Yucatan State police Chief Jose Luis Contreras was considering calling in Federal troops. With Merida jammed to overflowing with strange tourists, people fighting over hotel rooms and restaurant tables, escalating criminal incidents and a general mood of near hysteria, things were getting out of hand. As much as he hated to ask for help, his job was to keep the people of Yucatan safe and his men were exhausted, not to mention disgusted, with all the goings on.
He was off duty, or as off duty as he ever was, walking down Calle 59 in a white guayabera and pressed jeans, chewing the hell out of two squares of nicotine gum. He was determined this time.
As Contreras approached the main square, he heard music and loud voices, foreign voices, not the familiar comfortable sounds of Yucatecans enjoying a concert on a Saturday night. Arguments were breaking out in several places, threatening to turn into full-blown incidents. He took his radio phone out of his pocket and called it in. He stood around for a few minutes until he saw the first police cars. By this time, there were almost no local people left in the main square. The odd, intense visitors made them nervous, as they did him.
The reason for the massive influx was because the date December 21, 2012 was fast approaching. From all over the world, groups were coming to town on spiritual quests, each group defining their quests differently. They were sleeping everywhere. The hotels were full to overflowing, some squeezing up to six people in rooms meant for two. Acrimonious, strange people, who he didn’t understand. There were people sleeping in the parks, using the corners as bathrooms, and people collapsed in doorways. He saw men and women walking down the street eating tuna fish from cans with plastic forks and others getting water from the taps outside the hotels and restaurants. Naturally, they all got sick, which added to the general uproar. But no matter what their level of discomfort, no matter how hot it was, or what they had to do to have gotten here, they were all determined to be at the center of the land of the Yucatec Maya. The Maya who had devised the sophisticated calendrical system with over twenty different coinciding elements, the largest of which was the Long Count Calendar, which ran for five thousand years. The five-thousand-year period ended in a few days. It was called the Thirteenth Baktun.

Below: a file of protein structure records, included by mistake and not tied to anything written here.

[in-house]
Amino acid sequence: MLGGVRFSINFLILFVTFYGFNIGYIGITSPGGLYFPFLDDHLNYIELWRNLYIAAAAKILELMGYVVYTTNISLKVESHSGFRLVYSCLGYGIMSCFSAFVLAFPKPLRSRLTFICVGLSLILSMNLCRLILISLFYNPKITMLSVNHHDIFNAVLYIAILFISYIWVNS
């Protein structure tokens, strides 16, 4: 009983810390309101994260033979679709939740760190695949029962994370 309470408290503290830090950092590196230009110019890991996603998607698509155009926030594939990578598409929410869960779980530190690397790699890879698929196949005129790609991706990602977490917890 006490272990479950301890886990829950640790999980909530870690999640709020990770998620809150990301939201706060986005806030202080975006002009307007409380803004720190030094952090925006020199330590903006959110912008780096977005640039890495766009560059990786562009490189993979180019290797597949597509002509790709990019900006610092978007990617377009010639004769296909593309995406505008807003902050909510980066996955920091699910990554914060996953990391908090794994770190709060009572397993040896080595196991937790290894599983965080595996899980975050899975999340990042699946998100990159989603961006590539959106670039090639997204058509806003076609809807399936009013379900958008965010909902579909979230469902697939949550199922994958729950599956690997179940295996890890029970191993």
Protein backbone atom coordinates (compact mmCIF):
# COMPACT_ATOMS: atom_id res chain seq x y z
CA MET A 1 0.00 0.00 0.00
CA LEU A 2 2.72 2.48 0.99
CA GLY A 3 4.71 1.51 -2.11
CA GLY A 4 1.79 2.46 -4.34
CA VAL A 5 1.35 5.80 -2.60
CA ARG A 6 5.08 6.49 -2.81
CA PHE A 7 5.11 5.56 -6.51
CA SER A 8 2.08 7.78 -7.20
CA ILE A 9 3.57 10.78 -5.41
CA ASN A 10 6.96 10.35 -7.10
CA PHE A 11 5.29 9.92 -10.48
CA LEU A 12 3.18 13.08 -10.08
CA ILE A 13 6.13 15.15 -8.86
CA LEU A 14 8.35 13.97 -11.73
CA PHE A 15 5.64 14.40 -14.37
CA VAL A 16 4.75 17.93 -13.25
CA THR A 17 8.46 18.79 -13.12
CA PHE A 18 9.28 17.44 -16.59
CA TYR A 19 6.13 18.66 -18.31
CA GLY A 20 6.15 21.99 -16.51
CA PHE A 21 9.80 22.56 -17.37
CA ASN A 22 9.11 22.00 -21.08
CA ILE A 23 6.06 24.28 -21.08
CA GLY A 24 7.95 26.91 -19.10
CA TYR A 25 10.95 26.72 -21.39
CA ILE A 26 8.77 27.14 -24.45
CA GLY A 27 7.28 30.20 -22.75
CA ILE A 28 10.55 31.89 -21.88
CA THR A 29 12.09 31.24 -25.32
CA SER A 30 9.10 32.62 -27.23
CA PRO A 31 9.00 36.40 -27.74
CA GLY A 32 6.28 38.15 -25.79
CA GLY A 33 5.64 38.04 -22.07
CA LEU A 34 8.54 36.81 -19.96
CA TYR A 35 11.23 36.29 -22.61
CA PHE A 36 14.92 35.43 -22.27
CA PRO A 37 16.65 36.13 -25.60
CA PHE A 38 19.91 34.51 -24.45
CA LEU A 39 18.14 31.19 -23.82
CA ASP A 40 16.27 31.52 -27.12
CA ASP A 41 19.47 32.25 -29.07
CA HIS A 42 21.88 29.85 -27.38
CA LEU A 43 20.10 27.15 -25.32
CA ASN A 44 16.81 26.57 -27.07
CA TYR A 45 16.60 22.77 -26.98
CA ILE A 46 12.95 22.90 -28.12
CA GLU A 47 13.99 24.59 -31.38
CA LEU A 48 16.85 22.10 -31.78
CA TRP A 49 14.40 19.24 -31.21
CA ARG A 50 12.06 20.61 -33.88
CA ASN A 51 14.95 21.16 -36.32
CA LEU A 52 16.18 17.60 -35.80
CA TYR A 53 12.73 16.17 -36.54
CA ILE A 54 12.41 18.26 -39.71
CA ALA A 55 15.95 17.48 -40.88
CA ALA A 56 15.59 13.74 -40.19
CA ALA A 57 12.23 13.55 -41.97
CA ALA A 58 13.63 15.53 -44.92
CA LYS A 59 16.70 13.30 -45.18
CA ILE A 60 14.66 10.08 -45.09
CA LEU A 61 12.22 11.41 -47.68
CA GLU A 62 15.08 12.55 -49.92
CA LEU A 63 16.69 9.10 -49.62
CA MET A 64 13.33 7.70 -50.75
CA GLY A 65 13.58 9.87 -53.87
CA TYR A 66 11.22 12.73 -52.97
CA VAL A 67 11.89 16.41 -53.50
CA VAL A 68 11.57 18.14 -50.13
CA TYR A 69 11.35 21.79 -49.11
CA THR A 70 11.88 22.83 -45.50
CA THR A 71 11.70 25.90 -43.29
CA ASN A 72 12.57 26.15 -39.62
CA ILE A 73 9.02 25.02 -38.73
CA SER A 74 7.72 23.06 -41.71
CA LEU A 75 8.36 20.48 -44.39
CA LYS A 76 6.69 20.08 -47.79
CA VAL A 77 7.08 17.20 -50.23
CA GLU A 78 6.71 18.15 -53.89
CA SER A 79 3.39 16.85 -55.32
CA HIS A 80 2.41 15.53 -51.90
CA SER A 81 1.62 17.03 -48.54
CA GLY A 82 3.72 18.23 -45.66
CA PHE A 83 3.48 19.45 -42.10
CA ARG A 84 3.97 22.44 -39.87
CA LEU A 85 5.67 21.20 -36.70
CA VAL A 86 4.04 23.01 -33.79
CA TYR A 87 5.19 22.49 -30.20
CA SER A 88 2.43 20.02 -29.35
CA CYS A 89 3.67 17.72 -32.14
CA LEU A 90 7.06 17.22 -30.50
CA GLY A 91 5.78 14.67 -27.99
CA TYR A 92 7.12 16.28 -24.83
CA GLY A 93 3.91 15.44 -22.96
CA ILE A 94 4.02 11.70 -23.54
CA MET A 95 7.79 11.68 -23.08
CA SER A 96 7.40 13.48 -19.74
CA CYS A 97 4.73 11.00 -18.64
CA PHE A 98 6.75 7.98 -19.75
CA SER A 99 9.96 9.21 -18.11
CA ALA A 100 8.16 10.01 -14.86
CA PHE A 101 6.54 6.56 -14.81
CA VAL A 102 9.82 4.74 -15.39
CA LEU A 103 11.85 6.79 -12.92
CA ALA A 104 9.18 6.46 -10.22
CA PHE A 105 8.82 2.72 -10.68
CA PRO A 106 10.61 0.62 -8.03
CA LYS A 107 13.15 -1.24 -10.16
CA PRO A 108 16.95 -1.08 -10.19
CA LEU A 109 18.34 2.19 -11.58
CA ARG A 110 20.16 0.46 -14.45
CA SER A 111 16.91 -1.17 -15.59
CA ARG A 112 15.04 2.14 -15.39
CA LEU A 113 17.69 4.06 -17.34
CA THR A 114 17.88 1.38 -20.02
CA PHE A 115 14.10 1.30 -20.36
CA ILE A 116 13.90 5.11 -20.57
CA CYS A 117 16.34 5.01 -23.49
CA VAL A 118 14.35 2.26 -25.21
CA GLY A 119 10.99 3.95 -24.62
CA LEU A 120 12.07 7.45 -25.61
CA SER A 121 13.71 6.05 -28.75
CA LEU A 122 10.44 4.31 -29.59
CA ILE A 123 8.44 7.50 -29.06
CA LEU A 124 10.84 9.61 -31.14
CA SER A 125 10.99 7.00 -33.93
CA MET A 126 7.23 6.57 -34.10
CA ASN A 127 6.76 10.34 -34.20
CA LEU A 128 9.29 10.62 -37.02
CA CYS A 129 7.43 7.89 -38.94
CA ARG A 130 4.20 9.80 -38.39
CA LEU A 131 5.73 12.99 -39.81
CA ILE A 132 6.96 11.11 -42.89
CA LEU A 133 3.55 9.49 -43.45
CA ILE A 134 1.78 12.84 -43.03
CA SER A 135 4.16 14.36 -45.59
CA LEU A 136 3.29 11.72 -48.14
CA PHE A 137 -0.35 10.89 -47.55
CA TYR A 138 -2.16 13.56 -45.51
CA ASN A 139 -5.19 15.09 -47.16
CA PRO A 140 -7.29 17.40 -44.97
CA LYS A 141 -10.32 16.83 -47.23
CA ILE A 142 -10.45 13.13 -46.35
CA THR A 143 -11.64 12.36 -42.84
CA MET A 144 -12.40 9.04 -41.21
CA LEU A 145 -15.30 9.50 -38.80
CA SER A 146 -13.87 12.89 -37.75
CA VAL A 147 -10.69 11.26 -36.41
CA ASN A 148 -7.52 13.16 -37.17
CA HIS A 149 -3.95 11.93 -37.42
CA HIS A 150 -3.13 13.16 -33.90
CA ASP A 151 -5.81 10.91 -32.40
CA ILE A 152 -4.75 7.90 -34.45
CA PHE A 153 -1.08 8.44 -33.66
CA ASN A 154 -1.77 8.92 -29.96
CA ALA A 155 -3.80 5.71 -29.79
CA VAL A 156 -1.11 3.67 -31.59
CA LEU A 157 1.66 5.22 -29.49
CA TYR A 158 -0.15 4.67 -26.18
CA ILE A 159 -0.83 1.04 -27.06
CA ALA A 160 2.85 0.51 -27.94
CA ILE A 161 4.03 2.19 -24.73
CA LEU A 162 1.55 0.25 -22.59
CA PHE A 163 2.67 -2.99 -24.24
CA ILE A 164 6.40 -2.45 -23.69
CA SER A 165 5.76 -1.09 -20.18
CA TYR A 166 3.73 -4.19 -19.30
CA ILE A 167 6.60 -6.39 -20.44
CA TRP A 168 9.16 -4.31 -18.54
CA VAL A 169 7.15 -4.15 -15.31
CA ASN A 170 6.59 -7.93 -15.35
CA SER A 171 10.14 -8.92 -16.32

Apparently on December 21, 2012, later this week, the world was supposed to enter a new age, the Age of Aquarius, which to Contreras had always been a harmless American song. From what he could pick up, these folks were talking about the sun aligning with the earth on this day, whatever that meant. Wasn’t the sun always aligned with the earth? Aren’t two objects in space always aligned, so to speak? And then there was something else about the Milky Way that he couldn’t quite remember. He supposed he should make it his business to find out what the hell they were so excited about.
Apparently, millions of people all over the world felt that this date would mark a great transition of some kind – but these groups differed wildly about what that might be.
The most prevalent school of thought was that December 21 would mark the end of life as we know it. Or, we would all transcend into another consciousness, whatever that meant, a higher and more evolved form, more harmonious, more perfect. Whether our corporeal bodies would remain seemed insignificant to many of the seekers who were here in Merida. That way of thinking had the effect of making the crowds quite careless about consequences of their actions, since they felt they wouldn’t be around long enough for it to matter. This translated into a police problem.
They openly trespassed, helped themselves to food in the stores, and urinated in the zocalo, making the grass unusable for all the children who usually gathered there with their families on Sundays. A lot of them carried huge boom boxes and played hard rock music or music that wasn’t really music, but shimmering harmonies. The music was very loud and they often disagreed about whose sounds should prevail. Didn’t these people know about iPods?
After many meetings with the police authorities – federal, state and city, and the mayor of Merida and governor of the State of Yucatan, they had decided to take a laissez faire stance on the whole thing, and give up holding people to the letter of the law. They reasoned that the bizarre state of things would end on December 21st and all these odd folks would catch airplanes and busses or drive their cars – and get the hell out of there. And life would go on as before.